NFR a learning curve for Irwin

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LAS VEGAS – No matter the circumstances one faces, there always are lessons to be learned.

Steer wrestler Kyle Irwin didn’t have the National Finals Rodeo he had hoped, but he still finds the blessings that come with competing at ProRodeo’s year-end championship for the second straight year.

On Dec. 7, the Robertsdale, Ala., cowboy took part in the Exceptional Rodeo, an event in which NFR contestants help children with disabilities participate in the sport they love. It was there that Irwin looked around and realized all he has.

Kyle Irwin
Kyle Irwin

“To me, those kids aren’t disabled; those kids are a true blessing from the Lord,” said Irwin, who placed in just three of 10 go-rounds in Las Vegas and earned $33,974. “That deal probably helps me more than it does them. (Saturday) night when things didn’t go well, I was able to get on my horse by myself. I have so much to be thankful for.”

He does. Even through the trials and tribulations that come with the NFR, the Alabama cowboy finished the season with $120,574.

“After finishing second in the round that first night, I was sure thinking it was about to get fun,” he said, noting that he earned $88,000 a year ago. “It was still fun. There are people that try their whole life and not make it, and I was fortunate to be there for the second year in a row. Not doing well is part of the job we do.

“You get through those situations and go on, or you whine and cry and it beats you, and you get a job and feel sorry for yourself the rest of your life. That’s not me. These are the choices I make and the life I live, so you have to take the bad with the good.”

There was a lot of good in the 2015 season. Only the top 15 cowboys in the world standings advance to the NFR. One of those on the outside looking in was traveling partner Tyler Pearson of Louisville, Miss., who finished the regular season 18th and just missed qualifying for the finale for the second time in his career. Pearson provided his horse, Sketch, for Irwin to ride and served as the hazer.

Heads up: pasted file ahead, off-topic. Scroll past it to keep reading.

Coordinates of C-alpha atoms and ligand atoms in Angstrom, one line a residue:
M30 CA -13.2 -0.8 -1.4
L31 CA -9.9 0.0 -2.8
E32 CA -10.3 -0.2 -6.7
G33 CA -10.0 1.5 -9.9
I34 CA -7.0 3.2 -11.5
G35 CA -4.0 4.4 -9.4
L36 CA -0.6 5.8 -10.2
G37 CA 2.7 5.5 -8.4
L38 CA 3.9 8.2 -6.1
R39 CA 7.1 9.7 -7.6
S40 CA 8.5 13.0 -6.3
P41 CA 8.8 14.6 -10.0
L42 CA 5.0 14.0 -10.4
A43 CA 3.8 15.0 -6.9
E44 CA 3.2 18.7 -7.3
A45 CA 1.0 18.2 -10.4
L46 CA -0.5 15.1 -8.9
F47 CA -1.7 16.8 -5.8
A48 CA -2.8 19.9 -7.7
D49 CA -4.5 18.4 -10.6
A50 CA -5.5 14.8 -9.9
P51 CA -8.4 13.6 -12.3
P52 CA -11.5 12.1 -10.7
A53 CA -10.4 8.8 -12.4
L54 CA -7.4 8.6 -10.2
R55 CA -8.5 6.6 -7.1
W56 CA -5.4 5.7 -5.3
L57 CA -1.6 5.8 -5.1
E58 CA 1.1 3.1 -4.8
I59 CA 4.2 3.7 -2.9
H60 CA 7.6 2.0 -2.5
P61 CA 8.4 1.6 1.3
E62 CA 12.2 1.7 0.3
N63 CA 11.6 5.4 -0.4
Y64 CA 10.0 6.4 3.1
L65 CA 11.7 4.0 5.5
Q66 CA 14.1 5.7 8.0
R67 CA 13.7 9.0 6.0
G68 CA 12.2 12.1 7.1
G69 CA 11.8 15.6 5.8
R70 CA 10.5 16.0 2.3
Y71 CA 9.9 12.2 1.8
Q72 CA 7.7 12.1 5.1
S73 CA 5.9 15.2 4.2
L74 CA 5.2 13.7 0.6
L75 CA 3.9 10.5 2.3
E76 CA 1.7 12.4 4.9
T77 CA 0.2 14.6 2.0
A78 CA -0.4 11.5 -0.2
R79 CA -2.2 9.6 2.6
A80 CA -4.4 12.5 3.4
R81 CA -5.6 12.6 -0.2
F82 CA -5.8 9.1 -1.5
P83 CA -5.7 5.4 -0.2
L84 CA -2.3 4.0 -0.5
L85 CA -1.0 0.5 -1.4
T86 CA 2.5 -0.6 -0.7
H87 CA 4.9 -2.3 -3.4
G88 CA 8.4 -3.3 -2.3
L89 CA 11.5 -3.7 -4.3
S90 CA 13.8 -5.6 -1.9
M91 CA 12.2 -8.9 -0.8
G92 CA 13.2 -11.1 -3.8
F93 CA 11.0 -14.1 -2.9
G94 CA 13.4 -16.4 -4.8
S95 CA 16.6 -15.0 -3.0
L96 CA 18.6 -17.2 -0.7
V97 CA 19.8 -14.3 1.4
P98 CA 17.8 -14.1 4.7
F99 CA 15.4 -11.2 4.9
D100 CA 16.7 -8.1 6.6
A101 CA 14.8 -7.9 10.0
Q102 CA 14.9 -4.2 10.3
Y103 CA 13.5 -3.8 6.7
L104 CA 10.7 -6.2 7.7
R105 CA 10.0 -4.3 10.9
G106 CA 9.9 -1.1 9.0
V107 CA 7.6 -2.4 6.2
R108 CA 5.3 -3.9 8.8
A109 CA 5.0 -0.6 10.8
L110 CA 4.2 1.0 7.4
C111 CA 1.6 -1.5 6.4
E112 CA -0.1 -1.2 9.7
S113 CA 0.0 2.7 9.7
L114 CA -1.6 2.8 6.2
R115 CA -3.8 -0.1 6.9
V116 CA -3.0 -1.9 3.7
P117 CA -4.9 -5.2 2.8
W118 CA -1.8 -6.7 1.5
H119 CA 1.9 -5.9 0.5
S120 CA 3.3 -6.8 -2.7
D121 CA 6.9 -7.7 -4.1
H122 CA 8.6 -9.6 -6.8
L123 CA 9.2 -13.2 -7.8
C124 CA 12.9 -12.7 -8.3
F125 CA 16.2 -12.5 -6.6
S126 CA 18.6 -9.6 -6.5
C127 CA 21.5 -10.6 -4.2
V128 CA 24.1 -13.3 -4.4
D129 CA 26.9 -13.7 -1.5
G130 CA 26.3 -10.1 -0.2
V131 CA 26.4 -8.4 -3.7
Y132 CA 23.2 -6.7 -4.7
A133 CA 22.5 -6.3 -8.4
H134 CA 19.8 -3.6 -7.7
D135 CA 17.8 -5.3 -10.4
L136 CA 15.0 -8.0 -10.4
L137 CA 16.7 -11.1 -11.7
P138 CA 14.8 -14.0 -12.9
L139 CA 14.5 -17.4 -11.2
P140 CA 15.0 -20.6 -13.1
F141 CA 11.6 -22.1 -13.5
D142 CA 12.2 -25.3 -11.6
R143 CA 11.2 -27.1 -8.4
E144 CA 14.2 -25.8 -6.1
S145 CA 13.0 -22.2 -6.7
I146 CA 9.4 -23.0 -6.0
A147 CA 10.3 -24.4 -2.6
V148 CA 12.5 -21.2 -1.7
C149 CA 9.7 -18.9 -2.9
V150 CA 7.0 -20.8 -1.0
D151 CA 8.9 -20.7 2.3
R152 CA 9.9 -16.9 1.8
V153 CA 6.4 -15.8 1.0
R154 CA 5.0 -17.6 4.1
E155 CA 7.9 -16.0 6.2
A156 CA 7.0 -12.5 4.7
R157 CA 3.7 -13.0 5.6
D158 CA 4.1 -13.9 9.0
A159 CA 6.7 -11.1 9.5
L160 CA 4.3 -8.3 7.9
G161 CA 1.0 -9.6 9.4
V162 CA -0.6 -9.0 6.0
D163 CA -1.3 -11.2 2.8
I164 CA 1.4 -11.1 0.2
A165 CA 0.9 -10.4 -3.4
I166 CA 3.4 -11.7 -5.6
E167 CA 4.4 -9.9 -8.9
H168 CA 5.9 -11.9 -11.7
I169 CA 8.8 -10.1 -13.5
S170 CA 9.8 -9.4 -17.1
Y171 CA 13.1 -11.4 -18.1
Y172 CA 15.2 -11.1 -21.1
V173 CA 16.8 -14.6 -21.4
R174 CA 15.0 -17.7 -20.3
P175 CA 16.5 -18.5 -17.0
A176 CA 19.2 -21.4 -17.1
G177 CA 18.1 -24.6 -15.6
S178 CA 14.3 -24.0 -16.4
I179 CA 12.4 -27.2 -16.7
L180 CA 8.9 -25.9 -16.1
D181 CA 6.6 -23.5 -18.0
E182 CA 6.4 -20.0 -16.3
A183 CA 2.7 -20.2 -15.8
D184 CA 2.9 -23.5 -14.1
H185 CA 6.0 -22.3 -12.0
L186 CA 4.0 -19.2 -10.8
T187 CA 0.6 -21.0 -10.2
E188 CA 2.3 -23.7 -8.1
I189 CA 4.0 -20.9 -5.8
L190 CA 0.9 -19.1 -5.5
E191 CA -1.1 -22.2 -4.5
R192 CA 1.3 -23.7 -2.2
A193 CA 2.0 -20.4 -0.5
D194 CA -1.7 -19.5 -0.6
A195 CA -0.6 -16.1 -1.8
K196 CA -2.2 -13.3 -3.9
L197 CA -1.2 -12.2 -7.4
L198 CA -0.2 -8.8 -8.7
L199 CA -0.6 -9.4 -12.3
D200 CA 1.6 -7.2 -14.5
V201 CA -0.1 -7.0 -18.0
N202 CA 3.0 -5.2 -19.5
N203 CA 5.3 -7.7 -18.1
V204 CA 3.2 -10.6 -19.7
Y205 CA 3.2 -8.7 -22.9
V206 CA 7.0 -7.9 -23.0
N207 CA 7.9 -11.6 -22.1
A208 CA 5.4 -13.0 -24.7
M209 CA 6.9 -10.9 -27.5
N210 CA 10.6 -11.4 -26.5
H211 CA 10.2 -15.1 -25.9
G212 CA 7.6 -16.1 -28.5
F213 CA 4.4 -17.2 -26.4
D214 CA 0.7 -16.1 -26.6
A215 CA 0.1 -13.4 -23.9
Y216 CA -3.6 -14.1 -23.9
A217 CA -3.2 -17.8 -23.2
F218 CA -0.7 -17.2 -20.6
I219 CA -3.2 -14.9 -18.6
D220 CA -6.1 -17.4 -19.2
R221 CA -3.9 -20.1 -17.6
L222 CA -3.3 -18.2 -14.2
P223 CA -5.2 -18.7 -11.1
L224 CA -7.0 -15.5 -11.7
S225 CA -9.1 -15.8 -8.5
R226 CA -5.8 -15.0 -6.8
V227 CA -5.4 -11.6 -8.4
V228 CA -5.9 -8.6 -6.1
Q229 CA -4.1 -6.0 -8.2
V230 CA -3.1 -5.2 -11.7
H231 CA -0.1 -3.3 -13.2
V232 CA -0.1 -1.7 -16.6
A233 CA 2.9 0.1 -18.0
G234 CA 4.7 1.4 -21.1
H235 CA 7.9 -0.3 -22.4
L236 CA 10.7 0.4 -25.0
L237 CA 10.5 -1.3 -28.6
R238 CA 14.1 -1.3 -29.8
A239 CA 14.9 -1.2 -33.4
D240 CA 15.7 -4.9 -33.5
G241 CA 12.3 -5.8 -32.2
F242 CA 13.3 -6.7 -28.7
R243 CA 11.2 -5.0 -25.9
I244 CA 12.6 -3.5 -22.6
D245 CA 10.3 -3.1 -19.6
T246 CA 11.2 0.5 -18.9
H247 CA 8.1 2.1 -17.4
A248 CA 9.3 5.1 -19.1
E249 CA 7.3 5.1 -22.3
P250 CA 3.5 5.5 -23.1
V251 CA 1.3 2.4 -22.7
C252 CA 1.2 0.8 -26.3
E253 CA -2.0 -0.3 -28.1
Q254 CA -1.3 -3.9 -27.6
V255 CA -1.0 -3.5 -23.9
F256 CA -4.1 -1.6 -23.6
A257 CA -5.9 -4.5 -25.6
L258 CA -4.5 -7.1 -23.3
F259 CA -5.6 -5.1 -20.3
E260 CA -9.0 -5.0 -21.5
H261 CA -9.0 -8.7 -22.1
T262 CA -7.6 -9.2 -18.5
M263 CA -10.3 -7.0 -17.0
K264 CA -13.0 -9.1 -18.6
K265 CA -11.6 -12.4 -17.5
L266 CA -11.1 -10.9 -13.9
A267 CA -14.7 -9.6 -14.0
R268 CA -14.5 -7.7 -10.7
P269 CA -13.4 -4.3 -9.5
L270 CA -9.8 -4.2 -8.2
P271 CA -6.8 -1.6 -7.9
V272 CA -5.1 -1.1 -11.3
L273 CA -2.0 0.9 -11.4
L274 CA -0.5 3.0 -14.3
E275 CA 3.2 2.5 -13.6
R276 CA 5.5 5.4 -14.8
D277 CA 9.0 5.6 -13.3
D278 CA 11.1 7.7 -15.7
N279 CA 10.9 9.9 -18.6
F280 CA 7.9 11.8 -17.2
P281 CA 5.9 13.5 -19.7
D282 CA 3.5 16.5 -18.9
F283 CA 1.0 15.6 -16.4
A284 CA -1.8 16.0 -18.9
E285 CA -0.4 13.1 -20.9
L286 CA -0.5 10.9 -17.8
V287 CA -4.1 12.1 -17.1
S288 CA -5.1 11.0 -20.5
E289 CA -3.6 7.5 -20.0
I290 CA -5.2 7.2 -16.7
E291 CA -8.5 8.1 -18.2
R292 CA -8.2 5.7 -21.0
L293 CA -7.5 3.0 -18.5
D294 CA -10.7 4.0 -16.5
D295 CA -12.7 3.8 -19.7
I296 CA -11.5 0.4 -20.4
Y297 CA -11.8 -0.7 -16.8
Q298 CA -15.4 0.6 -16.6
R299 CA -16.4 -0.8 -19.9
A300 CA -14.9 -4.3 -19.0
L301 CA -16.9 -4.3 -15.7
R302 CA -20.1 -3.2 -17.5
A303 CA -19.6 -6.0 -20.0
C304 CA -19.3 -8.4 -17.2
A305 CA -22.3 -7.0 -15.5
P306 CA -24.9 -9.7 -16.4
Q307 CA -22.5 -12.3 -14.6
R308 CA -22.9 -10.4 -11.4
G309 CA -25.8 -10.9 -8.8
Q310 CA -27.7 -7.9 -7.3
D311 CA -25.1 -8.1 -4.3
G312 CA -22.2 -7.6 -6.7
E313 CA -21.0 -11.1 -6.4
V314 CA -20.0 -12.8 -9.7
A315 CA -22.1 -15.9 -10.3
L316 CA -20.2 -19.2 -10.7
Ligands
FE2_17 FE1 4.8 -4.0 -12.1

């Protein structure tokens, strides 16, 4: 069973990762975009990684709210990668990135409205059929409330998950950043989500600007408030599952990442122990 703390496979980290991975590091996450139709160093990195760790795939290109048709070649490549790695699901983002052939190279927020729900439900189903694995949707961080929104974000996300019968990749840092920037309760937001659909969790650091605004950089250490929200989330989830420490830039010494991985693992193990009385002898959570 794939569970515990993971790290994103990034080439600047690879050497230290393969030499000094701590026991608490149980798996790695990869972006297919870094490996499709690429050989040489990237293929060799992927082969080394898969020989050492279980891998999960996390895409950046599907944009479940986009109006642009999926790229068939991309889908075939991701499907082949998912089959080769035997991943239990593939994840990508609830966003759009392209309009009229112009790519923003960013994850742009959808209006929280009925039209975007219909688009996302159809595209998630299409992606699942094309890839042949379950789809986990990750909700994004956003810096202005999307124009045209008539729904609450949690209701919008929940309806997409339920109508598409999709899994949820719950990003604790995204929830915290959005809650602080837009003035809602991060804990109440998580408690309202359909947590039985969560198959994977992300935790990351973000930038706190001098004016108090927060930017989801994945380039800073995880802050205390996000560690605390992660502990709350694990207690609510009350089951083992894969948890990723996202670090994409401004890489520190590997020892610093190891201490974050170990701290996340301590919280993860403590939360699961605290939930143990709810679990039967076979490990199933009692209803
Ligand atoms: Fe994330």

“It’s got to be tough to almost make it and still come here to help me and be around his buddies,” Irwin said. “He’s fixing to have a kid in a week. He should’ve been home with his wife. Instead, she and their son called me every night to wish me luck. The sacrifices he makes that get overlooked are incredible.”

It wasn’t all bad for Pearson. While in town, he competed in the Cinch-Boyd Gaming Shootout that took place during three afternoons this past week. Pearson won the steer wrestling title and $11,600. It was a great opportunity for those cowboys who weren’t competing nightly at the Thomas & Mack Center to run for good money.

“Tyler’s a winner, and that Cinch Shootout is amazing for the sport of rodeo,” Irwin said. “Cinch stuck its neck out for me, and I’ll wear Cinch the rest of my days in rodeo and am grateful to do it. Those guys that just barely missed making the NFR deserve to have an opportunity like that.”

While Pearson collected money at The Orleans, Irwin continued to receive powerful lessons a few miles away at the Thomas & Mack, home of ProRodeo’s premier championship.

“I learned to expect the unexpected,” he said. “I came here ready and the same energy I had last year and ready to bounce back into it. I made some good runs, and I had a variety of things going on. I learned to be ready for anything.”

Just 25 years old, Irwin still has many years of quality education in front of him. Each rodeo he wins and every opportunity he misses provides him with the developmental skills he can use in the future.

“I learned a lot about patience this year,” Irwin said. “I want it so bad, and I get so anxious. I heard (five-time world champion) Luke Branquinho say he was patient the other night when he was 3.5 (seconds). I get so worked up trying to win every single time that I don’t allow myself to be patient, but Luke proved you can be patient and still win.”

It was just another lesson learned.


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